Oct. 15, 2011
Camp Floyd State Park and Stagecoach Inn
(Event will take place at the Fairfield District Schoolhouse.)
Journalist Christopher Corbett will discuss his book Orphans Preferred: The Twisted Truth and Lasting Legend of the Pony Express. Book sale and signing follows.
Corbett is the Utah Humanities Book Festival’s Charles Redd Center for Western Studies 2011 Guest Author
One of the most celebrated and enduring chapters in the history of the U.S., the Pony Express is a story of the all-American traits of bravery, bravado, and entrepreneurial risk that are part of the very fabric of the Old West. But it’s also one of the least understood. Orphans Preferred: The Twisted Truth and Lasting Legend of the Pony Express is both a revisionist history of this magnificent and ill-fated adventure and an entertaining look at the often larger-than life individuals who created and perpetuated the myth of “the Pony,” as it is known along the Pony Express trail that runs from St. Joseph, Missouri, through Utah (including Fairfield where Corbett will be hosted in the historic schoolhouse there) and onto Sacramento, California.
Corbett will also be discussing the Pony Express at the Snow College Convocation, Eccles Center, Snow College, Ephraim, Oct. 13, 2011 at 12:30 pm. Book sale and signing follows.
Corbett will also be discussing his new book The Poker Bride: The First Chinese in the West at the Salt Lake City Main Library Auditorium, Oct. 14, 2011 at 7 pm. Book sale and signing follows.
In The Poker Bride: The First Chinese in the Wild West, Corbett retraces the story of the Chinese men and women who journeyed to the American West—and of one remarkable woman whose story has become a legend. During the gold rush, a labyrinthine “Chinatown” in San Francisco soon sprang up, a clamorous city within a city full of exotic foods and strange smells. Aside from California, many miners also went to the hills of Idaho in search of gold. At this time Polly, a young Chinese concubine, was brought by her owner—a wealthy Chinese merchant—by steamboat and pack train to a remote mining camp in the highlands of Idaho named Warrens. There, Polly’s owner would lose her in a poker game, having wagered his last ounce of gold dust. Her new owner was Charlie Bemis, a Connecticut Yankee who preferred gambling, reading, and playing his violin to working the mines. Polly soon found her way with her new owner to an isolated ranch on the banks of the Salmon River in central Idaho.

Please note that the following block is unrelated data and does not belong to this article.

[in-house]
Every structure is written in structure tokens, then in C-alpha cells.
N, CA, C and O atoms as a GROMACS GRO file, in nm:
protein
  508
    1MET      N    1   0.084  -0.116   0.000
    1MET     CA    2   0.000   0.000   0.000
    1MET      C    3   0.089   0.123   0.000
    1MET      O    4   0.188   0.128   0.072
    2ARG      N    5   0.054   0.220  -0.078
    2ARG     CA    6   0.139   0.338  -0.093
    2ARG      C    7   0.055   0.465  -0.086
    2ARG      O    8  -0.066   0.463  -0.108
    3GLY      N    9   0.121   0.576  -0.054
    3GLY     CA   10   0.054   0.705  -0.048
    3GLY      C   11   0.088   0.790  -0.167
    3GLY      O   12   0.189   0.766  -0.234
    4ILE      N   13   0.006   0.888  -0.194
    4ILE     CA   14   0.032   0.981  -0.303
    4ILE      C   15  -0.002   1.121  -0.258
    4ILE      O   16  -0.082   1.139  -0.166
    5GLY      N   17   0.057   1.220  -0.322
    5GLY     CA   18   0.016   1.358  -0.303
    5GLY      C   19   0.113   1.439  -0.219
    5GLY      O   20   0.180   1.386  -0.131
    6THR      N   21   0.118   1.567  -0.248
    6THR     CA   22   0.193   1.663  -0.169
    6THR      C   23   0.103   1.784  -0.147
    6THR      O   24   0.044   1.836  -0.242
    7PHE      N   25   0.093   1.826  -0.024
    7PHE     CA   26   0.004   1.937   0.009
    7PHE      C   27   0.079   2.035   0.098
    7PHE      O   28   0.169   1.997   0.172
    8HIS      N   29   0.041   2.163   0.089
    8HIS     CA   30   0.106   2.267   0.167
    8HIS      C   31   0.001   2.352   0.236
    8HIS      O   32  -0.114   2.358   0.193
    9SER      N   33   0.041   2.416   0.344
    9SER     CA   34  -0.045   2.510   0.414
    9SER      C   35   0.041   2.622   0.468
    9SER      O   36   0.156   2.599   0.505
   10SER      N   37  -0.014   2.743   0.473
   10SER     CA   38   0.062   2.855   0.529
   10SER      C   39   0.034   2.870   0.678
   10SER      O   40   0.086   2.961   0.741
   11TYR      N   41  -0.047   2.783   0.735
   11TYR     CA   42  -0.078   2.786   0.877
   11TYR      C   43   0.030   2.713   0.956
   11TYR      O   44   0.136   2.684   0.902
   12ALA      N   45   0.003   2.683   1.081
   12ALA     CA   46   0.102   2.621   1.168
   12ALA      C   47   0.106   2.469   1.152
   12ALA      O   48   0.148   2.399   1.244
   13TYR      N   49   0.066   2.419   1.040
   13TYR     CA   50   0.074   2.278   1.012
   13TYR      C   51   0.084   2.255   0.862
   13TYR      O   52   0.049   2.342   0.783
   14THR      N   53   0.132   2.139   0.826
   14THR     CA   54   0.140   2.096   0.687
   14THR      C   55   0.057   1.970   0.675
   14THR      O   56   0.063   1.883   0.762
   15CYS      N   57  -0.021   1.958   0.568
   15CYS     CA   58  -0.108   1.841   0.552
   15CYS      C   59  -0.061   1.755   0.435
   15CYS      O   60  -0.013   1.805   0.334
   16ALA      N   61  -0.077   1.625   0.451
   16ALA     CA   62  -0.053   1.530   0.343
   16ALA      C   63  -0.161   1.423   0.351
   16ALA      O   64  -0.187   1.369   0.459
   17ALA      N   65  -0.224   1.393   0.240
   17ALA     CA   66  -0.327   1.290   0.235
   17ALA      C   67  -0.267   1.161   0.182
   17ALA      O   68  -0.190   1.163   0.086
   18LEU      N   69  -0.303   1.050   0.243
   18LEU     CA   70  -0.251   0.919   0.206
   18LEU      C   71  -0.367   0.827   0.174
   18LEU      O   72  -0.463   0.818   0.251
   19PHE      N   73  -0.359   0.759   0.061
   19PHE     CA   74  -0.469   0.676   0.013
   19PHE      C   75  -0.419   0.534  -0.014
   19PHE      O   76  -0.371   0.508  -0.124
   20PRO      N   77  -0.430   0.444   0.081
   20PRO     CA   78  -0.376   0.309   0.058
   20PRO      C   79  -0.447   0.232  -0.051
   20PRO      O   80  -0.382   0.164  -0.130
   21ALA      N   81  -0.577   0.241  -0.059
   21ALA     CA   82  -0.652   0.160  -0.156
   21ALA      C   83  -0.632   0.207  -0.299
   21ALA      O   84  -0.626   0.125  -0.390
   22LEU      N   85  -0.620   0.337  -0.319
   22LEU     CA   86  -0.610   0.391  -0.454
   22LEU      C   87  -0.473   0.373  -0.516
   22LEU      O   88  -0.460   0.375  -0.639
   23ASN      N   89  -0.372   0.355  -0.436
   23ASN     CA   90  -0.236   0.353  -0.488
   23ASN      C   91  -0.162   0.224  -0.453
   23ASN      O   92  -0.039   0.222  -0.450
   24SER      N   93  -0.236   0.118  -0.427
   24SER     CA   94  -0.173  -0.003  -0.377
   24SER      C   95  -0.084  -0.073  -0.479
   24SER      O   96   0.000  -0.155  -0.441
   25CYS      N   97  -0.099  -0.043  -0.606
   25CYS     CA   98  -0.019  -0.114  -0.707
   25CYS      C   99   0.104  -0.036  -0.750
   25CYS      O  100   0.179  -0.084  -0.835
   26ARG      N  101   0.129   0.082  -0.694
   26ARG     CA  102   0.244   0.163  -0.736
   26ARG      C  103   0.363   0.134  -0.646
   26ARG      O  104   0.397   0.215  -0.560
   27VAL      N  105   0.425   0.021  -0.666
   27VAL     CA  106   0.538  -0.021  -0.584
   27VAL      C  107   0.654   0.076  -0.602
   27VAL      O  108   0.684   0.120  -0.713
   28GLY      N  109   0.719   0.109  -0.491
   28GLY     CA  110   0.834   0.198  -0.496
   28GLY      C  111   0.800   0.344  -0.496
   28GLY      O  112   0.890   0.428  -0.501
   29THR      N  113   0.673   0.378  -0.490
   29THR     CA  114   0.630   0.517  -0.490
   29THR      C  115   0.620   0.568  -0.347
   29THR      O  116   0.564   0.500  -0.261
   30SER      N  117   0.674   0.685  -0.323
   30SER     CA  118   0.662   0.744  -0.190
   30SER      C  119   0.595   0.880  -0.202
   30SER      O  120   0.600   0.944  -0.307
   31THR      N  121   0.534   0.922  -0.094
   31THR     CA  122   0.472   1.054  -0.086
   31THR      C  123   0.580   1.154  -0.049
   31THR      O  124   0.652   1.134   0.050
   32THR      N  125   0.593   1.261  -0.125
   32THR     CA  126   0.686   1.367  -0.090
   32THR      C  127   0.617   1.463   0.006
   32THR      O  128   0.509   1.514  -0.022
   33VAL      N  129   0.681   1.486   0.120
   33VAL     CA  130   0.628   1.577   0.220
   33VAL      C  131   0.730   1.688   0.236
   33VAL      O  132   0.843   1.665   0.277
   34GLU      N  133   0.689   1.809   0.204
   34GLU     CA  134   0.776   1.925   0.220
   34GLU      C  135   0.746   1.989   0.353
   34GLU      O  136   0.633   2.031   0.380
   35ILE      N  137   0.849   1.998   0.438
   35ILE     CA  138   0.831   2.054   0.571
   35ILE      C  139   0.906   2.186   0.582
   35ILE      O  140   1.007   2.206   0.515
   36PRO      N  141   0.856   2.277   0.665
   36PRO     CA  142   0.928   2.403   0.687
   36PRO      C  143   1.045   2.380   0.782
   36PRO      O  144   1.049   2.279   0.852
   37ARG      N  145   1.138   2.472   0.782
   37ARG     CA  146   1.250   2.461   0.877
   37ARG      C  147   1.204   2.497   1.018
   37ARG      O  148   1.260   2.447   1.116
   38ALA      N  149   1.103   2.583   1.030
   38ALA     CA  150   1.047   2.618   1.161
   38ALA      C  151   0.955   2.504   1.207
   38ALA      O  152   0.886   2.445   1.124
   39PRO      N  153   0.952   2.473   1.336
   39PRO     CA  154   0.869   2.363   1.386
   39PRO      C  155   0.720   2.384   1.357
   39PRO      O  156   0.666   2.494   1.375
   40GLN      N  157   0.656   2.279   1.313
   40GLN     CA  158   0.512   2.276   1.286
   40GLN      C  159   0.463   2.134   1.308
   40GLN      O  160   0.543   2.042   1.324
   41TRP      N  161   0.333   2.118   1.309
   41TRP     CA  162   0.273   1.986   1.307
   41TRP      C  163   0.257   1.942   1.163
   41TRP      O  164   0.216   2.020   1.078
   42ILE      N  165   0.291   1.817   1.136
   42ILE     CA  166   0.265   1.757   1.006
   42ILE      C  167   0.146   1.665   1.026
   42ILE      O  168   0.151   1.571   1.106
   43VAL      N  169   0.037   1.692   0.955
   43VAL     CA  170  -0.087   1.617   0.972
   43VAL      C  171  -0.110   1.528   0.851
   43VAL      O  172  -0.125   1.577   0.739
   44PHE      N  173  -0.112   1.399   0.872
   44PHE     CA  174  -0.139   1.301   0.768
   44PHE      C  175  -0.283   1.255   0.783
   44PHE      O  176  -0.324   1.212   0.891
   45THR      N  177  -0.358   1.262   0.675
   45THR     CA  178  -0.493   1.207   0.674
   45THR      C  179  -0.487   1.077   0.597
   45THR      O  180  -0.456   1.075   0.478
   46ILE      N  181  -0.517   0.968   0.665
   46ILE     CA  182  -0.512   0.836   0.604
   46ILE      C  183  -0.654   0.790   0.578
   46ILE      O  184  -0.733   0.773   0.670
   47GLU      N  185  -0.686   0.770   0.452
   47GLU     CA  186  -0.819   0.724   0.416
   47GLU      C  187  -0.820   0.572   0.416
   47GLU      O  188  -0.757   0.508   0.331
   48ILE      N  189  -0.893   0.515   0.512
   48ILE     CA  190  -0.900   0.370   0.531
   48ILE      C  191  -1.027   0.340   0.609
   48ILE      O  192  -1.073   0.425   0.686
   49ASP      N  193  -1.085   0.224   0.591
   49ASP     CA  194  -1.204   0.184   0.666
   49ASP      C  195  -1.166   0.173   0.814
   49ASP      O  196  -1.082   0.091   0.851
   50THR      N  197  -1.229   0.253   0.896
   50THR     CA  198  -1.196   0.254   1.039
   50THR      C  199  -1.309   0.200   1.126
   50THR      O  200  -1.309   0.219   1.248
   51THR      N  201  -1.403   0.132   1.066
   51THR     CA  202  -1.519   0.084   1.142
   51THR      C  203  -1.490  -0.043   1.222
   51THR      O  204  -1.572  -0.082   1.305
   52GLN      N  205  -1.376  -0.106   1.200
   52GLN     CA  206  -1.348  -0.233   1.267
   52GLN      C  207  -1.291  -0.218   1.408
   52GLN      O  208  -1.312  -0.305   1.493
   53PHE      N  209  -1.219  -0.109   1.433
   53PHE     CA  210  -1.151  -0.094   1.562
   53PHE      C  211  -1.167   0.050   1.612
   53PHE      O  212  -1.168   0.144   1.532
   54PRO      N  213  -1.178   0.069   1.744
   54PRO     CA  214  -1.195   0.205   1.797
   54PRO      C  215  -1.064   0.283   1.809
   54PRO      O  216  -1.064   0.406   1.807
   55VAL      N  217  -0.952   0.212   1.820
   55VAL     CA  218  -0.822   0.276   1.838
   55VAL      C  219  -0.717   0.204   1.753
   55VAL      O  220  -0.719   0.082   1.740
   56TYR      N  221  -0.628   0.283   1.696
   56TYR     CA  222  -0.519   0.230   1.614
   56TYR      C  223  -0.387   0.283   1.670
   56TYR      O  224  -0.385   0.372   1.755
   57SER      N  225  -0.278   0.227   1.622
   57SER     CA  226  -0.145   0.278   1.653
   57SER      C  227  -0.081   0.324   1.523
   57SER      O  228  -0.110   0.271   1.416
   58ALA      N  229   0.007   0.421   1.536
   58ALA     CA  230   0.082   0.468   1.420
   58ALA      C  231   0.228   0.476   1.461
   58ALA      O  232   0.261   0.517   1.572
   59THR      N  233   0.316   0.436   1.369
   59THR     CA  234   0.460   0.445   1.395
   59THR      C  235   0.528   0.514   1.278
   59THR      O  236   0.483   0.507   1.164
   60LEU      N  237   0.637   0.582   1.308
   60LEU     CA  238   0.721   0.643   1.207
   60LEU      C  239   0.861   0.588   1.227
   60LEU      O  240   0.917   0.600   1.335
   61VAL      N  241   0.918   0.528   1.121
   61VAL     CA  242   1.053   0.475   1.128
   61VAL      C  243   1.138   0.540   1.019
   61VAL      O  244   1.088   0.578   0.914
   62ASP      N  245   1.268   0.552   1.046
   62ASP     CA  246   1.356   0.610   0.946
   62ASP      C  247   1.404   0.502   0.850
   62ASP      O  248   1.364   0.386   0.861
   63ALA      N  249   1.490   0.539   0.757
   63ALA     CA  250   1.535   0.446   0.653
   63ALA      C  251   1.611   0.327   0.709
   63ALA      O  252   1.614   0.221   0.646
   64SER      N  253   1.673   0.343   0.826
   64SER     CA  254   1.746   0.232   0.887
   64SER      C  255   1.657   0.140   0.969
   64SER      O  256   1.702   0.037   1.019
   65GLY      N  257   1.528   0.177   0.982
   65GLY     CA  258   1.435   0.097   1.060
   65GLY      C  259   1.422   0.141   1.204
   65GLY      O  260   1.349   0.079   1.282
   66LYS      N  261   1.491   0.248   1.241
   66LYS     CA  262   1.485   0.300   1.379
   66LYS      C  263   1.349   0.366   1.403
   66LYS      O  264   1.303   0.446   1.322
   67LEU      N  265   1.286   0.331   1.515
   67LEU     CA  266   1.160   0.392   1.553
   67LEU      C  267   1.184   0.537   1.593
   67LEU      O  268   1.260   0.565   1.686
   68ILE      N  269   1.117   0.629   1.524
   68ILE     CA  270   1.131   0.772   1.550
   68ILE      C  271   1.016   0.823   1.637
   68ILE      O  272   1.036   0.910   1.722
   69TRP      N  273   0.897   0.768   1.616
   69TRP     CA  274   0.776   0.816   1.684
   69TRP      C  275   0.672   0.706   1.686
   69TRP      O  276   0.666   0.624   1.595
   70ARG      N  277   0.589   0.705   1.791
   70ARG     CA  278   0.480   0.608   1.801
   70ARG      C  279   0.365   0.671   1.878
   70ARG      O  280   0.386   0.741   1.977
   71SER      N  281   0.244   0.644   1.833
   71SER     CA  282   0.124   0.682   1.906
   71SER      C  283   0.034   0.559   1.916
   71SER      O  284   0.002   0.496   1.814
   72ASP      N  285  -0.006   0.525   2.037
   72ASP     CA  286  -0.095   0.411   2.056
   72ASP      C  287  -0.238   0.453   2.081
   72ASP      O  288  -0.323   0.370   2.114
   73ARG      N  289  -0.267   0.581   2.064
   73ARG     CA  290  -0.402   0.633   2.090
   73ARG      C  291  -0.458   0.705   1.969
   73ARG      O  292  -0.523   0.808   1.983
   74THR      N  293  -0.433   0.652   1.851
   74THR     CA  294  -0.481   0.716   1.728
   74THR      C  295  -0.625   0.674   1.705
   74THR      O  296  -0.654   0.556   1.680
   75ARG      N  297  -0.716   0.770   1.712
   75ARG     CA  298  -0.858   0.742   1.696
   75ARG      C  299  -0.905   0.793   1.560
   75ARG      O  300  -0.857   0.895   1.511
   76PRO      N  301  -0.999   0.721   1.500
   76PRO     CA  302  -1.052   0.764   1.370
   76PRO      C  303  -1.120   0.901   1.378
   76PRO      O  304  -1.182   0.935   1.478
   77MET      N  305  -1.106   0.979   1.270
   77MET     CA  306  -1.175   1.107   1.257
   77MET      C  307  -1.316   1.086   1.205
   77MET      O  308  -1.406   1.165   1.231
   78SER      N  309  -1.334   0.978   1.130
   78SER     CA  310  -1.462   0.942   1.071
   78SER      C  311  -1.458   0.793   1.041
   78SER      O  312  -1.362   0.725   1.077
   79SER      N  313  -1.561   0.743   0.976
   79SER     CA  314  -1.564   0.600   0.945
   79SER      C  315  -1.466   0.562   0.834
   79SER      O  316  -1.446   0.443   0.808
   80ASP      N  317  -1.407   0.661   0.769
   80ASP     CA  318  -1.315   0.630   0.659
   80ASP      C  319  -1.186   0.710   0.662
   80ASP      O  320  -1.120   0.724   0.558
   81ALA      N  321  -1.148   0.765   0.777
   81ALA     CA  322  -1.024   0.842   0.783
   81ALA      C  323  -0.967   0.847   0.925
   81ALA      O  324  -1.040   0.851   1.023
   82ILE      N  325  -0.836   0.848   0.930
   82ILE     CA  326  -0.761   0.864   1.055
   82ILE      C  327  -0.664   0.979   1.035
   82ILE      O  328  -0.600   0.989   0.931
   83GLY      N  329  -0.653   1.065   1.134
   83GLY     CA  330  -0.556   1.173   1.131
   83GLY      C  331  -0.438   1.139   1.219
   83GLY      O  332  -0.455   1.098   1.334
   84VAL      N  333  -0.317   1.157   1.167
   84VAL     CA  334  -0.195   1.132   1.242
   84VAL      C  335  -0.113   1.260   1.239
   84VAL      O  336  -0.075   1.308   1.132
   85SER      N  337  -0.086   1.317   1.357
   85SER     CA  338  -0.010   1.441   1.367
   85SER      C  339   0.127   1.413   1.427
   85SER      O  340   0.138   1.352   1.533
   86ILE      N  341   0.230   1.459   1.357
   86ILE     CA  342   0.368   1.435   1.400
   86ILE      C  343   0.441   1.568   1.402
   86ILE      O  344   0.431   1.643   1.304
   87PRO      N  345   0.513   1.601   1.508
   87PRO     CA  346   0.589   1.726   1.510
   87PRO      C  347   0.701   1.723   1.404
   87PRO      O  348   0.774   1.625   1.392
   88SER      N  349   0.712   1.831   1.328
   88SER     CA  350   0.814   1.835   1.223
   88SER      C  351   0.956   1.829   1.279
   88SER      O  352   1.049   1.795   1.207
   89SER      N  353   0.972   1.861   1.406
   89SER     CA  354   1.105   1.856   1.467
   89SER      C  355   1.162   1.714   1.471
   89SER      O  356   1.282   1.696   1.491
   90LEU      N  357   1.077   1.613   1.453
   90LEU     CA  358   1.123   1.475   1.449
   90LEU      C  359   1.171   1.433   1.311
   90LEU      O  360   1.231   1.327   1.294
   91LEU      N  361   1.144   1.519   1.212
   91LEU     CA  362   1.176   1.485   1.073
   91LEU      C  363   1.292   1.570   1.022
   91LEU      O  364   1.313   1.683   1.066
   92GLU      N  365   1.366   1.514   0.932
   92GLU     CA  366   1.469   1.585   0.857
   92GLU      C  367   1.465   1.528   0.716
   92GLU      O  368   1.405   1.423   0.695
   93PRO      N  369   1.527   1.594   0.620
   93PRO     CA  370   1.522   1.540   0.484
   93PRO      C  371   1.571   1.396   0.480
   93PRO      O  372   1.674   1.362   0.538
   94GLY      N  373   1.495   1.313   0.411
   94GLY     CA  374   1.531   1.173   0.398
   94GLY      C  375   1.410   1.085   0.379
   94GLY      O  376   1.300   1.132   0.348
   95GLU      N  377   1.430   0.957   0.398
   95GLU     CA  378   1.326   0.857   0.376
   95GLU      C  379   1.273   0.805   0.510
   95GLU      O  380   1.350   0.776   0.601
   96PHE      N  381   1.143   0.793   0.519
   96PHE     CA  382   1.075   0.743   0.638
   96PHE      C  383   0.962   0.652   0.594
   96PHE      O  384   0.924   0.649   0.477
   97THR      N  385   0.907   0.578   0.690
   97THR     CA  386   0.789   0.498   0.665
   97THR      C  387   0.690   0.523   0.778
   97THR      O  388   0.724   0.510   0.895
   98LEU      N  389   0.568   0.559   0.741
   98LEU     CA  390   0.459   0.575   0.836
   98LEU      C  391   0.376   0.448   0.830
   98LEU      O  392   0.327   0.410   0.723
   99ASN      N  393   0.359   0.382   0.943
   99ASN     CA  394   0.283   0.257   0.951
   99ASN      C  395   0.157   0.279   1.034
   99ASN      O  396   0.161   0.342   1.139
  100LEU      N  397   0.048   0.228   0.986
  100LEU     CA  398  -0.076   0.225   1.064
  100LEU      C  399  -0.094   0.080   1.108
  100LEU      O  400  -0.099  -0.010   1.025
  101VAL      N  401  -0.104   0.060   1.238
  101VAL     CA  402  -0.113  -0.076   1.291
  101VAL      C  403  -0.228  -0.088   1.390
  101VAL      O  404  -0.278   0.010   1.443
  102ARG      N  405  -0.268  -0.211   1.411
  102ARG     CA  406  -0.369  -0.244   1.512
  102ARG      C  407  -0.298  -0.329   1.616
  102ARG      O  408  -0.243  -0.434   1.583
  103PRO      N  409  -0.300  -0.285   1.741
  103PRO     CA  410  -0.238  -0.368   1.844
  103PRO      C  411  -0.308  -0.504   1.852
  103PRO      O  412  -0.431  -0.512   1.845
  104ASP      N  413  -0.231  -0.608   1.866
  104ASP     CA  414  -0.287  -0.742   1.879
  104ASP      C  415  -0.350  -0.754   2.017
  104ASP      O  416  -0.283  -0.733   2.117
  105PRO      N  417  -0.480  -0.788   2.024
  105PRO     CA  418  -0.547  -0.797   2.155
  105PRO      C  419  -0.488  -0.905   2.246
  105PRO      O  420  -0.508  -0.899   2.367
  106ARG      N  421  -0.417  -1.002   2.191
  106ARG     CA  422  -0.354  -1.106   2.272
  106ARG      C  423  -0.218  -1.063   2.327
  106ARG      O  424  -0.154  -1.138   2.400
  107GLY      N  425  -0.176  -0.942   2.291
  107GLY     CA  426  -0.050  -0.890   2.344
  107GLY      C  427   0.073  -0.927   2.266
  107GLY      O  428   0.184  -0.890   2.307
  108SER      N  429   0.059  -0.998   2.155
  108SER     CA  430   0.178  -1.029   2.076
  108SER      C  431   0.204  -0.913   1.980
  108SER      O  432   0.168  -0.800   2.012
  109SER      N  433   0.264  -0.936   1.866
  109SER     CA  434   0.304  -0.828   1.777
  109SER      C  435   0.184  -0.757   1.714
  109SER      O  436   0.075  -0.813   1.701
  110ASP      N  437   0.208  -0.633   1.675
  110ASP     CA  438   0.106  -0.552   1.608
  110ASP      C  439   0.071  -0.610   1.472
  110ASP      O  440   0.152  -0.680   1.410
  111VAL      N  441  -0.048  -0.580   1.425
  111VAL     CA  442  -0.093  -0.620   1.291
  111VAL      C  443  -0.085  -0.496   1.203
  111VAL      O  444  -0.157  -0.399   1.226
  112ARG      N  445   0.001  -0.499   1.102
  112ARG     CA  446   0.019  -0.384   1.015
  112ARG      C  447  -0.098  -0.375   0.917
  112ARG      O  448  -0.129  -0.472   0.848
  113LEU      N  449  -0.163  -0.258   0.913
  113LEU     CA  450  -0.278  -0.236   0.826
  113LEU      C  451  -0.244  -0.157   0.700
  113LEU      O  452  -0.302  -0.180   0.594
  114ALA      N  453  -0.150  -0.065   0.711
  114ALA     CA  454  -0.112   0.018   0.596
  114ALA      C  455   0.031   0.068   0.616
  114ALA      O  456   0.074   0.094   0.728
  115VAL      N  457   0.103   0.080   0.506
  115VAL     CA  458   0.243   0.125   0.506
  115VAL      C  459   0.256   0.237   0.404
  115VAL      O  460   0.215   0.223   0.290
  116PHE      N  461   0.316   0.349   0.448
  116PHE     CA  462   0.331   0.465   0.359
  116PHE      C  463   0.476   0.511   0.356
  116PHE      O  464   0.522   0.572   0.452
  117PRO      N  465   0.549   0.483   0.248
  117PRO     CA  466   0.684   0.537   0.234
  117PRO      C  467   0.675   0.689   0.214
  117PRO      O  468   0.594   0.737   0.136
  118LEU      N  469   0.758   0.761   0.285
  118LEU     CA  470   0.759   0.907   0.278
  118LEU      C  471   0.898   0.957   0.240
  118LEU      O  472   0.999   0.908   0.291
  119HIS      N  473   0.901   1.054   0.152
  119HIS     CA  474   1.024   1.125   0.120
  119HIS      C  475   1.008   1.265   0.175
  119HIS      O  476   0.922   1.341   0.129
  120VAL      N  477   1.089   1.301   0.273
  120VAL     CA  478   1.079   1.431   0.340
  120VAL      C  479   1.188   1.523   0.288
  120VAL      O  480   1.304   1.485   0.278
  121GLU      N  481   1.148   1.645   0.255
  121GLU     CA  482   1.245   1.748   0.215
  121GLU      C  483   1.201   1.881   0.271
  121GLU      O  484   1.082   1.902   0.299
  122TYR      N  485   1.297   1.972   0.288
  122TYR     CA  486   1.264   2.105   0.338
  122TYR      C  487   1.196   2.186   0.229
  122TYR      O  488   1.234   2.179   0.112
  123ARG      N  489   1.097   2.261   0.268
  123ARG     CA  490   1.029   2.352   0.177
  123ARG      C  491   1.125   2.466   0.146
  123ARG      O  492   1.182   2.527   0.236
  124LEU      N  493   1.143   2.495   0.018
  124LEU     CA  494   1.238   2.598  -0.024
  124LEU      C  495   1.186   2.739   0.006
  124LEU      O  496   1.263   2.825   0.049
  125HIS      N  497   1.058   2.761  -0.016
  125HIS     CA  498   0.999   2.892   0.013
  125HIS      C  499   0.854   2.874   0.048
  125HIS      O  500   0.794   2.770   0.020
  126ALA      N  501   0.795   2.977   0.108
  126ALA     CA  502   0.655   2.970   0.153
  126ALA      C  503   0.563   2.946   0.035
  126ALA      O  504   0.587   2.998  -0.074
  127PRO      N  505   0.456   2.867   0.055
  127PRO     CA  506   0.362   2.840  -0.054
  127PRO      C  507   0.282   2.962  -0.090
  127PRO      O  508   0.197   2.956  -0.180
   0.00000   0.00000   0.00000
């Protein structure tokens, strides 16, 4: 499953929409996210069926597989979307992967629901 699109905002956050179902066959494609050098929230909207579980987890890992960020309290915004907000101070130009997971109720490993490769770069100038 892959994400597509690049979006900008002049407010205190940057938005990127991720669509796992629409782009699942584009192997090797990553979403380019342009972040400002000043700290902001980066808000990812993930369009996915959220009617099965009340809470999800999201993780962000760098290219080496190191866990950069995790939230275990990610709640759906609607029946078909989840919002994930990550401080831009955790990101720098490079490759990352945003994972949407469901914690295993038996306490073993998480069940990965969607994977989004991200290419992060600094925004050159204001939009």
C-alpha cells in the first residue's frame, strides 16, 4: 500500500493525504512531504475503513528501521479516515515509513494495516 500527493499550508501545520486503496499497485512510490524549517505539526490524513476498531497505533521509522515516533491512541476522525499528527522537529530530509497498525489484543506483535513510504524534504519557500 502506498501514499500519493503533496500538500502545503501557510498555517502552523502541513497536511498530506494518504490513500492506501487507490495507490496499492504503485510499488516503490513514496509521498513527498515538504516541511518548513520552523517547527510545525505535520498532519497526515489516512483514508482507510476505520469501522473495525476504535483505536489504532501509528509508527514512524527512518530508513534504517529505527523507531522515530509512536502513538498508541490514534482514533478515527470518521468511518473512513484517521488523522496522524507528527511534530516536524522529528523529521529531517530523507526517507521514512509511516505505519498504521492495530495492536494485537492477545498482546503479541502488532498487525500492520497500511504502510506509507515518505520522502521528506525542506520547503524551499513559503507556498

The Poker Bride vividly reconstructs a lost period of history when the first Chinese sojourners flooded into the country, leaving traces of their presence scattered across the American West.